Make It So: Super7 ReAction Super Powers by Jerry Whitworth
The 1980s was the golden age of the toy industry. The likes of G.I. Joe, Transformers, and the Masters of the Universe grew to become multi-billion dollar industries. One of the lesser known yet financially successful brands that has endured to today is Super Powers. Featuring the characters of DC Comics rendered in plastic masterfully crafted by the sculptors at Kenner, Super Powers acquired its name from the mechanical motion the action figures produced from squeezing hidden trigger levers. Initially releasing an impressive twelve figures in its first wave in 1984 including Superman, Batman, Robin, Joker, Lex Luthor, and Wonder Woman, Super Powers grew to produce 34 figures, eight vehicles, and one playset over the span of three years. Crashing alongside the rest of the action figure market in 1986, toy historian Jason “Toy Otter” Geyer uncovered a myriad of figures that were in the pipeline including a sub-line known as Power Plus. In the years since, the brand has consistently re-emerged time and again, notably in maquettes from Sideshow/Tweeterhead, statues from Kotobukiya, and action figures from Figures Toy Company and Mattel within the last decade. With this in mind, the time is ripe for Super7 to tackle Super Powers for its ReAction line.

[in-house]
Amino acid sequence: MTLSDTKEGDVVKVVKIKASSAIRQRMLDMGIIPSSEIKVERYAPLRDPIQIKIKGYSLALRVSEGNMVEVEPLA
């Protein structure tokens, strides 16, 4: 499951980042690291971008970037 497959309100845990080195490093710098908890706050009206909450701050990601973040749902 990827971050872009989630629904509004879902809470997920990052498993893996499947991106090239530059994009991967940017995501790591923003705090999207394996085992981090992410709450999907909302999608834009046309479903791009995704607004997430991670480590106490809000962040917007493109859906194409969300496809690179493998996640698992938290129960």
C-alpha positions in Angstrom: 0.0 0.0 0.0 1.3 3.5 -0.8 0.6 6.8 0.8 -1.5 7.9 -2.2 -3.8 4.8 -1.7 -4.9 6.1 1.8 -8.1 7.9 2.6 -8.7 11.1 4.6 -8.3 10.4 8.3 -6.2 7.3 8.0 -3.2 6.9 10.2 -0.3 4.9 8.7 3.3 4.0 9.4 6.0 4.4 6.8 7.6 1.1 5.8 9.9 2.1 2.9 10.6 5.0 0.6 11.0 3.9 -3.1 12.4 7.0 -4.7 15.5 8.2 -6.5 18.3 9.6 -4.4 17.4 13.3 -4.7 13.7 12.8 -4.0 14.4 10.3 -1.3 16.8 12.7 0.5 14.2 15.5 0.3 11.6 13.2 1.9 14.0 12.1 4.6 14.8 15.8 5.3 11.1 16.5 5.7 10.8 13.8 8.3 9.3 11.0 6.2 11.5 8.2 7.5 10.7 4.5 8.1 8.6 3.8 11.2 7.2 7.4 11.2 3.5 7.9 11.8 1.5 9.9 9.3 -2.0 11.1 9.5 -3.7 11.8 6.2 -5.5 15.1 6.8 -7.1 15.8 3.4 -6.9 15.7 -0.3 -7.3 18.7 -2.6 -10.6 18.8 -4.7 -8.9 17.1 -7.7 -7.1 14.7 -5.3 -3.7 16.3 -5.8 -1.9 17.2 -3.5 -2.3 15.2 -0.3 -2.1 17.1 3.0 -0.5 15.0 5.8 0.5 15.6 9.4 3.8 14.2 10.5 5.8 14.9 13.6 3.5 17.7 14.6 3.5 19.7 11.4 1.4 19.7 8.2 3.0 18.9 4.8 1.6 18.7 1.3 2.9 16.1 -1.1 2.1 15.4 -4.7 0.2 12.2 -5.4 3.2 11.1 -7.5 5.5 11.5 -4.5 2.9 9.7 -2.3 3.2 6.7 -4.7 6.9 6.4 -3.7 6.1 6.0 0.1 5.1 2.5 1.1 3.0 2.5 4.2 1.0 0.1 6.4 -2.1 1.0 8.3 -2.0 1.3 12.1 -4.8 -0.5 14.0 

What Could Have Been: Super Powers Season Three by Jerry Whitworth
When Star Wars debuted in theaters in 1977, it not only changed cinema but the action figure toy market. The Kenner line of Star Wars gave rise to the collectible action figure market that saw such titans as Hasbro’s G.I. Joe: A Real American Hero and Mattel’s Masters of the Universe emerge. DC Comics, wanting to take advantage of this developing industry, awarded a contract to Kenner to produce what became the Super Powers line. Featuring figures modeled after the DC Comics Style Guide drawn by José Luis García-López, Super Powers became one of the most successful lines of the 1980s. As with other notable brands around this time, Super Powers was promoted via comic books and cartoons. For the latter, Hanna-Barbera resurrected Super Friends that saw veteran Batman voice actor Olan Soule (nearly eighty years old by that point) replaced by Adam West (who famously portrayed the character in the 1960s on television) and abandoned the Alex Toth character models in its second season for that inspired by García-López. Sadly, the action figure market bubble burst in 1986 and the Super Powers toyline died after three waves joined by its animated counterpart after two seasons (sixteen episodes in total). In the ensuing years, we’ve come to learn what future waves of the toyline would have entailed. But, we’ll never know where the cartoon would have went. Lets speculate, then, what could have been.